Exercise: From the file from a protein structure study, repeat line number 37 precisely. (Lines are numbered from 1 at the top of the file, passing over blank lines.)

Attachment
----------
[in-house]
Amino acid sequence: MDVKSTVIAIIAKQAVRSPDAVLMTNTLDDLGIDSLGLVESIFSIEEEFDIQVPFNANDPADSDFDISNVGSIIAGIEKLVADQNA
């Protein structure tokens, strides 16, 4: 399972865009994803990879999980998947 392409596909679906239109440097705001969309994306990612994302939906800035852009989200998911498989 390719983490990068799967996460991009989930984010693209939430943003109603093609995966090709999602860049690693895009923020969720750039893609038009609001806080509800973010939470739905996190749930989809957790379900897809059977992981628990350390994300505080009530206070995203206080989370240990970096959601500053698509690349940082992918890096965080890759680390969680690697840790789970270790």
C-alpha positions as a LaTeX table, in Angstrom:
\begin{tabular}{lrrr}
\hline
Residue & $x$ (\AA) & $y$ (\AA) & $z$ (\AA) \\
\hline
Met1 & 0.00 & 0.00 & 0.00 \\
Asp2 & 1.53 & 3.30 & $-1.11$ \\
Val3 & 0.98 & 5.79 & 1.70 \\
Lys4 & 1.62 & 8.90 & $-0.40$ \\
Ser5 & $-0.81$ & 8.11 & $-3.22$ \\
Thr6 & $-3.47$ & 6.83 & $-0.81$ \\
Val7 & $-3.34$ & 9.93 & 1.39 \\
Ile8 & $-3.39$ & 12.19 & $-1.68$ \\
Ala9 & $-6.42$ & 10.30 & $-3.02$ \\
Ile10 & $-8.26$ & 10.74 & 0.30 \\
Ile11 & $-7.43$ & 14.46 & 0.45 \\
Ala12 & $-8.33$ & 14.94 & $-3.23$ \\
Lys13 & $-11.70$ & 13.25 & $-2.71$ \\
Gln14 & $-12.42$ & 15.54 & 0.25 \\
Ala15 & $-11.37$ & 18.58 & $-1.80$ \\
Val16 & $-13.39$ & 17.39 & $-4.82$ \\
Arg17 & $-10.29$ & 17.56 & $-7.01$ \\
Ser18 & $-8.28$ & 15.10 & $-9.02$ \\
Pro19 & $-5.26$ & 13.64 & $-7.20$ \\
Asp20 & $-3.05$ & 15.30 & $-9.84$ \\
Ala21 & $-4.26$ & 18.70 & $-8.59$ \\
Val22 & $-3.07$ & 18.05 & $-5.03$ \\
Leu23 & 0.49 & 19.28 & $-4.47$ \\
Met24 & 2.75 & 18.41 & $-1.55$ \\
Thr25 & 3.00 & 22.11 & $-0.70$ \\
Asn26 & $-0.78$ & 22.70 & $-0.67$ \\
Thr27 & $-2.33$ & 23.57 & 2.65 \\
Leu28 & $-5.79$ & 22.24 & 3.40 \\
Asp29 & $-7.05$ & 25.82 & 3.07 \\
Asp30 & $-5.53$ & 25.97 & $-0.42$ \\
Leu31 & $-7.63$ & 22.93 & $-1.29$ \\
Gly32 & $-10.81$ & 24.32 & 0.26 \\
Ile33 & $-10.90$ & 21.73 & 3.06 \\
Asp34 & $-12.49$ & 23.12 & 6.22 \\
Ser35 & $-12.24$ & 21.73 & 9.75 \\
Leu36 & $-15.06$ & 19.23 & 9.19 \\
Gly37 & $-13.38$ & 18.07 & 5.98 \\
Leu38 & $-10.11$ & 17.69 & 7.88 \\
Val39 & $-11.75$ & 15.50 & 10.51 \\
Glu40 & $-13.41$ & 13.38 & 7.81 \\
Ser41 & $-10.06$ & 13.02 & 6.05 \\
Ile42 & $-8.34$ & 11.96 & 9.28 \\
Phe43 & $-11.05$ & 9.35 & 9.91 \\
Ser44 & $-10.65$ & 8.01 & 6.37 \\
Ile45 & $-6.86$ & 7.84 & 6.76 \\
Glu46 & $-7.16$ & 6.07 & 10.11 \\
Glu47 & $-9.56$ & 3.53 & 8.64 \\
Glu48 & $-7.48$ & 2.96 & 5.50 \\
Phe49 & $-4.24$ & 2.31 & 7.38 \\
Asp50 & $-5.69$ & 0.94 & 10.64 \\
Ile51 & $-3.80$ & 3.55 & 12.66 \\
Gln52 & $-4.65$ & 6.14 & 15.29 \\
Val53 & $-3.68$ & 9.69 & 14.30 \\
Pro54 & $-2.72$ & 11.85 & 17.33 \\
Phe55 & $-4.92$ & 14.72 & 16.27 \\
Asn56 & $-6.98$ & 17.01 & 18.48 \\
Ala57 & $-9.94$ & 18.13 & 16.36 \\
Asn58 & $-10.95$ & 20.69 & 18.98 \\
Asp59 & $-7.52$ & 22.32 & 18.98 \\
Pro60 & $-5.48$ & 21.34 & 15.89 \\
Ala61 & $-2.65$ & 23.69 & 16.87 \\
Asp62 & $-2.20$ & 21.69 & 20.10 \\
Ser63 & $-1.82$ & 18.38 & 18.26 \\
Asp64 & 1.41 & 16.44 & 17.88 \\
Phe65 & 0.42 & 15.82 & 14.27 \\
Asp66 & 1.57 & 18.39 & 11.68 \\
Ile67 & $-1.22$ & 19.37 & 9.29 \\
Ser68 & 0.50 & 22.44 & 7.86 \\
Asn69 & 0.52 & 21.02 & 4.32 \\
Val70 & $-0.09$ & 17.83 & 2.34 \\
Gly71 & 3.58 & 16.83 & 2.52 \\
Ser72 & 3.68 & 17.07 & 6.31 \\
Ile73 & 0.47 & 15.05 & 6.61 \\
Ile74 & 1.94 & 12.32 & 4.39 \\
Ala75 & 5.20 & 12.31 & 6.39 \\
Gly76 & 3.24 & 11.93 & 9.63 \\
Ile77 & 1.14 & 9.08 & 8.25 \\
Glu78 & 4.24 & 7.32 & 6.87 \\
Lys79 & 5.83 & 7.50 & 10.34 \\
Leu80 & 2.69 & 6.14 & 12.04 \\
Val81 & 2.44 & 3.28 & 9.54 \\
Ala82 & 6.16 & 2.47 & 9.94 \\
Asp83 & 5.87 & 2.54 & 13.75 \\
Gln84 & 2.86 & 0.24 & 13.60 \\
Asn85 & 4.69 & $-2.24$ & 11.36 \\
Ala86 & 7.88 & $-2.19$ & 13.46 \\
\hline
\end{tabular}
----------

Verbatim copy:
Asp29 & $-7.05$ & 25.82 & 3.07 \\